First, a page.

— Internet News

China-Australia trade: OECD urges Australia to find new trading markets

One of the world’s most influential international organizations has issued a grim warning to Australia about relying on trade with China.

Australia has been issued a grave warning about the actual economic impacts of China’s volatile behavior by one of the most influential international organizations in the world.

The Organisation for Economic Co-operation and Development released a report on Wednesday urging the Australian government to pivot away from our largest trading partner and find new countries to ramp up trade with.

“Over the past two decades, the share of Australia’s merchandise exports destined for China has increased from 10 percent to around 40 percent and now surpasses Australia’s total merchandise exports to all OECD countries combined,” the report said.

“The increased concentration of export flows makes Australia more vulnerable to a future shock in the Chinese economy or import restrictions being imposed on additional commodities, such as iron ore.”

The OECD stressed that while a strengthened trade relationship with China had brought benefits for Australian businesses, households, and government incomes over recent years, relying on this relationship in the future is a dangerous move.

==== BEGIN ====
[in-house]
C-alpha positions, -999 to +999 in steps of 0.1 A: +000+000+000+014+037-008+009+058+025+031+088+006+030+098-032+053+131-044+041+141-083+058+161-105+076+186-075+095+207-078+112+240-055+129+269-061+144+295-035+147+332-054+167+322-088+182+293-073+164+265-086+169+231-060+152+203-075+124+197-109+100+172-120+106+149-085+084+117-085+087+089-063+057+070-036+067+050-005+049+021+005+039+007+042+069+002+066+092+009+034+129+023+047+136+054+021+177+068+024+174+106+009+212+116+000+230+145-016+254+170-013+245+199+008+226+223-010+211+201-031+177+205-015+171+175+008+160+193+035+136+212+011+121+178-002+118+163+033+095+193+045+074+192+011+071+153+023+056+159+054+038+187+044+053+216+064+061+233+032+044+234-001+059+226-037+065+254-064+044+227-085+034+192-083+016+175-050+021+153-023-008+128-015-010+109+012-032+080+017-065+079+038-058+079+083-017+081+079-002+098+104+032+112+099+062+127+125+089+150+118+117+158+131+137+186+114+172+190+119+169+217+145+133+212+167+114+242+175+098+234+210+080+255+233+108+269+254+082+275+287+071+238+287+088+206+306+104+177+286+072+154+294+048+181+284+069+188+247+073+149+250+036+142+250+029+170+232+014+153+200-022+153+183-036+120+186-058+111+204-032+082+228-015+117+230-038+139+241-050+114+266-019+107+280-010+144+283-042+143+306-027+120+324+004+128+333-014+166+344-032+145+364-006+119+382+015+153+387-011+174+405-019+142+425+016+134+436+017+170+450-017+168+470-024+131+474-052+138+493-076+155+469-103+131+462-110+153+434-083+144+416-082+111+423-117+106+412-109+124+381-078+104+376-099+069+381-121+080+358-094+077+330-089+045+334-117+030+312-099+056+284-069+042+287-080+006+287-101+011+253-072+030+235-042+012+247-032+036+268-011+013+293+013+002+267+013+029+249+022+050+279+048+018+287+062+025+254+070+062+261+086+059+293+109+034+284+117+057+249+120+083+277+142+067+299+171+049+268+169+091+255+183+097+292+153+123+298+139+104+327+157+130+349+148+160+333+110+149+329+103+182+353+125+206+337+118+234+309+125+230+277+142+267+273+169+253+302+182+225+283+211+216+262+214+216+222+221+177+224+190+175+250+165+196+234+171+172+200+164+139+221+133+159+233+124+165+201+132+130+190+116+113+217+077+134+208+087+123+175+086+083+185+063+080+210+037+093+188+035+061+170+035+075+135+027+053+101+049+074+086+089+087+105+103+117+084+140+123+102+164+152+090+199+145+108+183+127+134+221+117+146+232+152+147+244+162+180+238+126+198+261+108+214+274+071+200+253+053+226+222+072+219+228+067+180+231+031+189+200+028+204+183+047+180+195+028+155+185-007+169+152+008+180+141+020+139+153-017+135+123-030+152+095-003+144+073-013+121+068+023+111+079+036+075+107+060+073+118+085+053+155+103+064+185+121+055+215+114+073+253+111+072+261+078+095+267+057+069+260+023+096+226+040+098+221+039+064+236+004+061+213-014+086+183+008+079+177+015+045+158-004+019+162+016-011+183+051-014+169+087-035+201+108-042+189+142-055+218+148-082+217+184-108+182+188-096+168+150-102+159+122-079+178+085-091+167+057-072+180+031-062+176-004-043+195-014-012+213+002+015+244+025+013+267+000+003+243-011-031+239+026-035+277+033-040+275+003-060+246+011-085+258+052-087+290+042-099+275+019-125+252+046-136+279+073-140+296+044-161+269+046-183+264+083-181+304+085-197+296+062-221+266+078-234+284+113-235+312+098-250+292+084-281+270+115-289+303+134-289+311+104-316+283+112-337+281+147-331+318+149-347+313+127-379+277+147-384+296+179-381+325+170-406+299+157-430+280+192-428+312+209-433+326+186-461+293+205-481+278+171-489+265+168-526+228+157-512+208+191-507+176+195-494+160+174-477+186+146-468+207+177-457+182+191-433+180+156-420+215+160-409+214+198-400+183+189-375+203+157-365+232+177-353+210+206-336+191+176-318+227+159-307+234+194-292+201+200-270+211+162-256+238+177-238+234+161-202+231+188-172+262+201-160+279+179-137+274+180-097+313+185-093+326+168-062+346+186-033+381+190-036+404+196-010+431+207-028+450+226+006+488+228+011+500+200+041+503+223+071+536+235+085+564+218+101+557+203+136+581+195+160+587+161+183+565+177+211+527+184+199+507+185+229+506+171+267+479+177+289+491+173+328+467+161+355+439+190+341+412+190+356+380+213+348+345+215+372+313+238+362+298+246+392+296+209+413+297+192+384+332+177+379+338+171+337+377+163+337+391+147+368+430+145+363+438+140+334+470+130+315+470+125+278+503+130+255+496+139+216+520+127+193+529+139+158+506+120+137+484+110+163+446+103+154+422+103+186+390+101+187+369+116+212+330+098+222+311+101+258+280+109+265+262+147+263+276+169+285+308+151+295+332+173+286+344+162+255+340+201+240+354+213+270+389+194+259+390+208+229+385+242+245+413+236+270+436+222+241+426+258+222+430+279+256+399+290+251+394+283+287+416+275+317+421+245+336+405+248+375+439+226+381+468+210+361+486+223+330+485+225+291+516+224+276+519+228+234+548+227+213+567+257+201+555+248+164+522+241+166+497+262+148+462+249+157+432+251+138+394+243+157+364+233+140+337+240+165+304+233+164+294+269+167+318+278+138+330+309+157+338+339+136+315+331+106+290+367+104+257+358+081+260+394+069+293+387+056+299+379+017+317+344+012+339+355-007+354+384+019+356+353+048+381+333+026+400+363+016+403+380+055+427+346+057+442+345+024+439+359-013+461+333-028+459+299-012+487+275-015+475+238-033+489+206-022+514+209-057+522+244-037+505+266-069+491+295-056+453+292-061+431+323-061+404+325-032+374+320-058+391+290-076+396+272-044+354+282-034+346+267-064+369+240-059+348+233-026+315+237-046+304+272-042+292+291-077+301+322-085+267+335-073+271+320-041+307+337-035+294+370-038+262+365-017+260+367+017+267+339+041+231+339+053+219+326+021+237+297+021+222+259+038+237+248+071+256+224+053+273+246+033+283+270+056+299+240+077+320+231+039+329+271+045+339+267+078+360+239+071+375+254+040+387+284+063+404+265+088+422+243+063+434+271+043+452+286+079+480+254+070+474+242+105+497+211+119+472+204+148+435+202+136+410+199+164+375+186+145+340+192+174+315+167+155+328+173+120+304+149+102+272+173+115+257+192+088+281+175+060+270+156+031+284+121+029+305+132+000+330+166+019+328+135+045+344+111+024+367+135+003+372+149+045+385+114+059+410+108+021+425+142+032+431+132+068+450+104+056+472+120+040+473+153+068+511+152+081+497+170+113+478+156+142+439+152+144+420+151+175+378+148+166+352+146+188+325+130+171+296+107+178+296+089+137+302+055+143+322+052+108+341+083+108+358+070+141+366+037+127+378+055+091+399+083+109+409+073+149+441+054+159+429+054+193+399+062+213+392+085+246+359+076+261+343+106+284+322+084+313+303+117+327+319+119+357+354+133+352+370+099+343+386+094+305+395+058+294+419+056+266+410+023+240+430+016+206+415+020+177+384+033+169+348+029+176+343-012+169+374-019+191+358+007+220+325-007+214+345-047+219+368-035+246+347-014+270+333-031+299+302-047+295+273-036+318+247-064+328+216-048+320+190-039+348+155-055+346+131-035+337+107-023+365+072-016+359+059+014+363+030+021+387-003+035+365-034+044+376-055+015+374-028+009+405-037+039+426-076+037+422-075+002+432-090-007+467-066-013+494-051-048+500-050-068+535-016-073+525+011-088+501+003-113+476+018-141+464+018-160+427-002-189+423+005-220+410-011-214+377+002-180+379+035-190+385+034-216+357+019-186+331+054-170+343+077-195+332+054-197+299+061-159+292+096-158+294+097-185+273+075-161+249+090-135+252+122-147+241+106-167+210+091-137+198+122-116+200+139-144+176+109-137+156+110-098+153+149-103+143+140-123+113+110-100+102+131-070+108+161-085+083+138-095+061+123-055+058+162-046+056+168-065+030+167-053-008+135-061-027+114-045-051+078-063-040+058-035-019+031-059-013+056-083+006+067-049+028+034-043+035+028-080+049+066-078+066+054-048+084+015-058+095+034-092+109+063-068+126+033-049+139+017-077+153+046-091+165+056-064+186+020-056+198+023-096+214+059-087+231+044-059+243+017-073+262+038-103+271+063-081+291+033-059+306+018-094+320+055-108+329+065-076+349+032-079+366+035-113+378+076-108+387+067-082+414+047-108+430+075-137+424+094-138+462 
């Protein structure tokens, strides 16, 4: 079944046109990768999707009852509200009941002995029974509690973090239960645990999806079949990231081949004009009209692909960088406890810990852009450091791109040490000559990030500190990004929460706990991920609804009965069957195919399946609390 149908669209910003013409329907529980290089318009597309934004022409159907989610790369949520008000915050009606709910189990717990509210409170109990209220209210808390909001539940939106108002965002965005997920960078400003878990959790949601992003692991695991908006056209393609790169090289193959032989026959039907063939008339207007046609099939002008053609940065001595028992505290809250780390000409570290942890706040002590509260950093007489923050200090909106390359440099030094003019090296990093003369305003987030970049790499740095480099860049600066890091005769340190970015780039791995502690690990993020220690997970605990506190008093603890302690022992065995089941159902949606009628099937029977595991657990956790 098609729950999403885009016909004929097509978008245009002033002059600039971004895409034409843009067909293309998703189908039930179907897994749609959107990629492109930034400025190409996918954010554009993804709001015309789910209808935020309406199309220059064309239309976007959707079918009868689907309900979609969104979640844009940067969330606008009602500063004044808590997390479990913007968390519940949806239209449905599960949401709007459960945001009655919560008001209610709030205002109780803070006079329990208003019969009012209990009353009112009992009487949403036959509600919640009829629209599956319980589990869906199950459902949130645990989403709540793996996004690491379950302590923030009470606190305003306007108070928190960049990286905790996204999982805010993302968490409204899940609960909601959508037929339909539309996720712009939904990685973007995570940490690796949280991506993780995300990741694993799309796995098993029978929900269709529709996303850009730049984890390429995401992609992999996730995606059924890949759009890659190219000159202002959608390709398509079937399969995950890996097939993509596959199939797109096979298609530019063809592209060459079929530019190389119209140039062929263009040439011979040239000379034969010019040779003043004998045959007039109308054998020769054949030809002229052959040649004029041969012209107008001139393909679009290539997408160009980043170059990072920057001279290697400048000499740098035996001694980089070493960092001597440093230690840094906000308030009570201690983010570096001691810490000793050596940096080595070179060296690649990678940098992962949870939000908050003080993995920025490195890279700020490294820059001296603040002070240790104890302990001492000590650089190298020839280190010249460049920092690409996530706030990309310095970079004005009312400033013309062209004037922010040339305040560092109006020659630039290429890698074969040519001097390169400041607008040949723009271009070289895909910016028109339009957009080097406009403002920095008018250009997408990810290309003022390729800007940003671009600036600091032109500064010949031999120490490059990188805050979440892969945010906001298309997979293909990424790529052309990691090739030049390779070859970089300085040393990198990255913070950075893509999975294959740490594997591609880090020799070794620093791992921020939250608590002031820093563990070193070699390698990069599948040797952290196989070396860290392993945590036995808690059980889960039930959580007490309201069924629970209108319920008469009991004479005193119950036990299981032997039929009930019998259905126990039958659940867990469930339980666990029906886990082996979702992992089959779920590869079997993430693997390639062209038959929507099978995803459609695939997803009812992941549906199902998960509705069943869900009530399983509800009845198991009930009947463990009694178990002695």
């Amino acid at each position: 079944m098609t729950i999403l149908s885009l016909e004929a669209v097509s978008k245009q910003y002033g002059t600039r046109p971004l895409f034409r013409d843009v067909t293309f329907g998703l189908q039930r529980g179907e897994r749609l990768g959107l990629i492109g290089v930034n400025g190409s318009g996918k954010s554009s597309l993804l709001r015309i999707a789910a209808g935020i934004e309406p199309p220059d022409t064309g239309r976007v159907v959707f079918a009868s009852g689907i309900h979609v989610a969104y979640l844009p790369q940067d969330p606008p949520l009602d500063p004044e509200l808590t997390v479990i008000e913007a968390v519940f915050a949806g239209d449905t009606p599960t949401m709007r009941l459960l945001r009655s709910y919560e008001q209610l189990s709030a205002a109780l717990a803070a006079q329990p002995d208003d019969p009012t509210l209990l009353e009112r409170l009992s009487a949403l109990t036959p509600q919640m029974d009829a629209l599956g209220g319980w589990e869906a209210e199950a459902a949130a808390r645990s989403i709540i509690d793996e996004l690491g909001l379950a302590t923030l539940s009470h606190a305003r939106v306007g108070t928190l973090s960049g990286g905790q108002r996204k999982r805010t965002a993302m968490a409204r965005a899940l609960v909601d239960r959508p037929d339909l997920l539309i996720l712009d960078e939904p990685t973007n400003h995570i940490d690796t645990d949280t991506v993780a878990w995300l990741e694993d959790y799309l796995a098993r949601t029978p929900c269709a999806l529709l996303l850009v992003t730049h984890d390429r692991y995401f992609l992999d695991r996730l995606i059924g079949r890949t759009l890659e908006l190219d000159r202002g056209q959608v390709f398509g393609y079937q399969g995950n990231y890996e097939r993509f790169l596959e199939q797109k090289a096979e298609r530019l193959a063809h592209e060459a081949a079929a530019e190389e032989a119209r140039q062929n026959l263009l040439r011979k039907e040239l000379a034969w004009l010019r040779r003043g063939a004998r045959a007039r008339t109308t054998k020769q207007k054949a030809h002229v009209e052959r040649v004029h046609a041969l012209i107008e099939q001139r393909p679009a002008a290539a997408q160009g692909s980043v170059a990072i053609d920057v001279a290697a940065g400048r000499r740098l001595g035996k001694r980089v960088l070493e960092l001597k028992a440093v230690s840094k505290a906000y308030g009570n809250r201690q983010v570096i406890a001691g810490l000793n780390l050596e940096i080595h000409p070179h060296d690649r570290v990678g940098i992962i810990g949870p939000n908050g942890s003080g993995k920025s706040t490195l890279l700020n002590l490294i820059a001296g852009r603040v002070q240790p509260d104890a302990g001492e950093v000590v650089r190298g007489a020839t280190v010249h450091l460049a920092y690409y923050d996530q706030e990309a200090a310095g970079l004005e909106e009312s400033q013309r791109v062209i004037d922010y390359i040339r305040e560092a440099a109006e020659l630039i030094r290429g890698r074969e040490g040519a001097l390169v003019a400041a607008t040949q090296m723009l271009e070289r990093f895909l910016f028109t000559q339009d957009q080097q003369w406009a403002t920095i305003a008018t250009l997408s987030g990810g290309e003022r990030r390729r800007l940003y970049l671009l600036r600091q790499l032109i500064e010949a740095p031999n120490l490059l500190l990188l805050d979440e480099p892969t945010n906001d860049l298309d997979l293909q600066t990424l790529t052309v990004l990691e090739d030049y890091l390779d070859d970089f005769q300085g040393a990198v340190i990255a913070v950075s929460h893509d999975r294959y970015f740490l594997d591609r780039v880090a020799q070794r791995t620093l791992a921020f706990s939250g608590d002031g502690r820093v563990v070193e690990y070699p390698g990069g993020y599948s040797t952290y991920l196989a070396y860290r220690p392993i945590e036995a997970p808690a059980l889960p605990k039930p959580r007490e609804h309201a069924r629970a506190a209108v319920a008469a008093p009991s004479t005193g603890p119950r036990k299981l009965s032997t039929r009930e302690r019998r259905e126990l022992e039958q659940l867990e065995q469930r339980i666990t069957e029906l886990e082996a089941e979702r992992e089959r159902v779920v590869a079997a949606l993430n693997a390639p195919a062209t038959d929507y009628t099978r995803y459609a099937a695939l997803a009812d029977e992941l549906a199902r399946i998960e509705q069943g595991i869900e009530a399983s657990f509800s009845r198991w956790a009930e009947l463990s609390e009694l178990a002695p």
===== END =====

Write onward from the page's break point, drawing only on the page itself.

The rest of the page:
China has already weaponized trade to coerce Australia to alter its strategic behavior, imposing destructively high tariffs on vital Aussie exports such as wine, beef, and barley.

The OECD warned that if this spread to other vital industries, the impacts could be devastating for Australia’s economic future.

“The further imposition of trade restrictions by China, in areas such as iron ore and education, would substantially dent the pace of economic recovery,” the report said.

“(Australia should) explore the potential for trade diversion to other export markets and provide targeted support to the impacted industries as they transition to new markets.”

While the report noted that resolving trade tensions with China could potentially boost Australia’s export growth, diplomatic relations with our increasingly volatile neighbor would always have the potential to get even worse. Published initially as Australia urged to find new trading markets in the face of China’s aggressive behavior.

Gemma Broadhurst
Gemma Broadhurst is a 23-year-old computing student who enjoys extreme ironing, hockey and duck herding. She is kind and entertaining, but can also be very standoffish and a bit evil.She is an Australian Christian. She is currently at college. studying computing. She is allergic to milk. She has a severe phobia of chickens

Leave a Reply